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U.S. Department of Health and Human Services

Animal & Veterinary

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Inc A/C Plasmids in Salmonella enterica by Rebecca Lindsey, Ph.D.

DR. LINDSEY: Okay. First of all I would like to thank the organizers for giving me this opportunity to discuss my research and I would like to thank the audience for listening.

(Slide)

Okay, so in my research I have used NARMS animal isolates for my research and these NARMS isolates are an amazing resource for scientific studies because of the sheer number and variation in these samples.

So basically there are two groups of NARMS isolates. There are the diagnostic or clinical isolates and then there is nondiagnostic isolates. I wanted to use the diagnostic clinical isolates because these came from ill animals and frequently the isolate was the source of the illness. It is important to note that these animals do not enter the food chain.

We also have a group of nondiagnostic isolates and these isolates come from healthy animals. They can come from either on farms through the NAHMS project or from slaughter isolates. That usually comes through the FSIS. That can be in the form of carcass rinses, carcass swabs, ground product, and these do enter the food chain.

(Slide)

So to start, I looked at 2005 diagnostic isolates because I started this project in August of 2007. I started with ampicillin and tetracycline-resistant isolates.

I kind of see the world in papers so this talk is basically divided into three papers. So for the first group of studies I did replicon typing, PFGE analysis, for the second group of studies I did DNA microarray analysis, and my last group of papers is going to be on 454 sequencing of these Inc A/C plasmids.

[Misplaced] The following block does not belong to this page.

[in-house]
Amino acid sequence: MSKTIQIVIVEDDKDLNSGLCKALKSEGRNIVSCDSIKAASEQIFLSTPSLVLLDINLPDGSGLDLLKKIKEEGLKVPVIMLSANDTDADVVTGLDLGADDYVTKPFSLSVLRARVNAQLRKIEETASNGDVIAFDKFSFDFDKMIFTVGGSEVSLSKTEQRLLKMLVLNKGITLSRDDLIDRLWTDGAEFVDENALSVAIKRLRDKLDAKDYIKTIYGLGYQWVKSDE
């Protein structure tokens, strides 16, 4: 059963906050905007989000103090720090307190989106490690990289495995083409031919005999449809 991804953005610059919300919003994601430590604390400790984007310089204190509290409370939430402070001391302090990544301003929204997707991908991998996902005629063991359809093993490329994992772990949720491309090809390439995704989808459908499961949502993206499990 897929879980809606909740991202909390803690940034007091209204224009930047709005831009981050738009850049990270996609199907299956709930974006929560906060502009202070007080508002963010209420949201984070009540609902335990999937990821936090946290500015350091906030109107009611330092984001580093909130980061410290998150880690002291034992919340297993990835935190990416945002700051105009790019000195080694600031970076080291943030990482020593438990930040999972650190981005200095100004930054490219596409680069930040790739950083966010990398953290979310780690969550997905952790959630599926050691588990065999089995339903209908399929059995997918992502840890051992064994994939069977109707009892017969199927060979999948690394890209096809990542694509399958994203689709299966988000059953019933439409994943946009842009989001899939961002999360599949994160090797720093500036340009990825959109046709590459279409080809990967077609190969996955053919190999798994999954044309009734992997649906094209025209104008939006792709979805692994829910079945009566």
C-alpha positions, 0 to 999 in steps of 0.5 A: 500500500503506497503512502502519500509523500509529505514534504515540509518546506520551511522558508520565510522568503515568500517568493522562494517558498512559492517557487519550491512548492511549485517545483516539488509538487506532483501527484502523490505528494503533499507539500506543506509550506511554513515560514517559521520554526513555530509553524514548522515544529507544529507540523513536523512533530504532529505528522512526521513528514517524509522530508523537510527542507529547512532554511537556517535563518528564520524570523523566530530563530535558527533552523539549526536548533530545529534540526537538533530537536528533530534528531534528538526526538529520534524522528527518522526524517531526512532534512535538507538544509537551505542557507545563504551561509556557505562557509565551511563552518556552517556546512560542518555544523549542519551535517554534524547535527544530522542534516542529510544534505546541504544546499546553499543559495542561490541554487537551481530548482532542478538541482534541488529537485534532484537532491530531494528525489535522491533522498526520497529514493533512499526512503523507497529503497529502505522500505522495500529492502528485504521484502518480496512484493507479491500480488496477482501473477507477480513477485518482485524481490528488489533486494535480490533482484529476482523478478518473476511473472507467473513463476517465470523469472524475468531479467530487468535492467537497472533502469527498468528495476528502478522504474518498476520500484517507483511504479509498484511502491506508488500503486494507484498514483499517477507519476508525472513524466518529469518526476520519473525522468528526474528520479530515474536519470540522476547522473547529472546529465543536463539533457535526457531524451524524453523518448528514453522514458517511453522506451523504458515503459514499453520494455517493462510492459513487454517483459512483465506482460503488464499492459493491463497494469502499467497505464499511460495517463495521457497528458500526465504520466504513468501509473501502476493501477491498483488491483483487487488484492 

I did this work sequentially and it made sense to me to do it this way and hopefully it will make sense to you all as well.

(Slide)

So in general, in our isolates with the multidrug resistant Salmonella, we saw beta-lactam resistance and sometimes this included third generation cephalosporins, tetracycline and chloramphenicol resistance, as well as streptomycin, kanamycin, and gentamicin resistance. We even had some isolates with trimethoprim/sulfamethoxazole resistance.

(Slide)

So the multidrug resistance, the genetics of it is usually found either in integrons or on plasmids. So these integrons -– sorry technical difficulties. Okay, there we go. These integrons are often associated with “pentaresistant” phenotype and S. typhimurium DT-104. These are in Salmonella genomic island 1.

What I was specifically interested in is the plasmid mediated multidrug resistance. These often we see five or more antimicrobial resistances on these plasmids. They are usually associated with beta-lactamase CMY2, and they are very large plasmids, 150 kb.

(Slide)

So in 2005 in our NARMS samples we had 1,584 diagnostic isolates and that was a little bit too many for me to start off with. So I narrowed it down. I looked for Amp and Tet resistant isolates because Amp and Tet are carried on the Inc A/C plasmids and that is what I wanted to study with the Inc A/C plasmids specifically.

Then I narrowed it down further. I wanted isolates that had different resistances, serotypes from different regions and hosts, and I ended up with 437 isolates to analyze further. These ended up being from 55 different serotypes from 28 states and 17 different animal sources.

In these isolates, 47 were ampicillin resistant, 166 were tetracycline resistant, and 224 were both Amp and Tet resistant.

(Slide)

So one of the first things I did was multiplex PCR looking at 18 out of 26 plasmid replicon types. These are commonly found in Enterobacteriaceae. Dr. Carattoli, her lab came up with the basic PCRs and then it was Drs. Nguyen (sic)and Johnson took it a little bit further and made this three multiplex PCR reactions. Carattoli had about five PCR reactions, multiplex reactions.

This is a great assay because we are able to characterize the plasmids a little bit further. In my isolates, I had a high number of Inc A/C plasmids followed by I1 and then HI1, which was good because that is what I am studying is the Inc A/C plasmids.

(Slide)

Okay, so this is going to be hard to read but it has been published so it is probably easier to read in the paper. This is a figure from one of my papers and the dark boxes show presence and the white boxes are absence. This is a PFGE dendogram down along the side. I mean this is antibacterial resistance profiles. This is my replicon typing profile. Down the side is the sample number and serotype.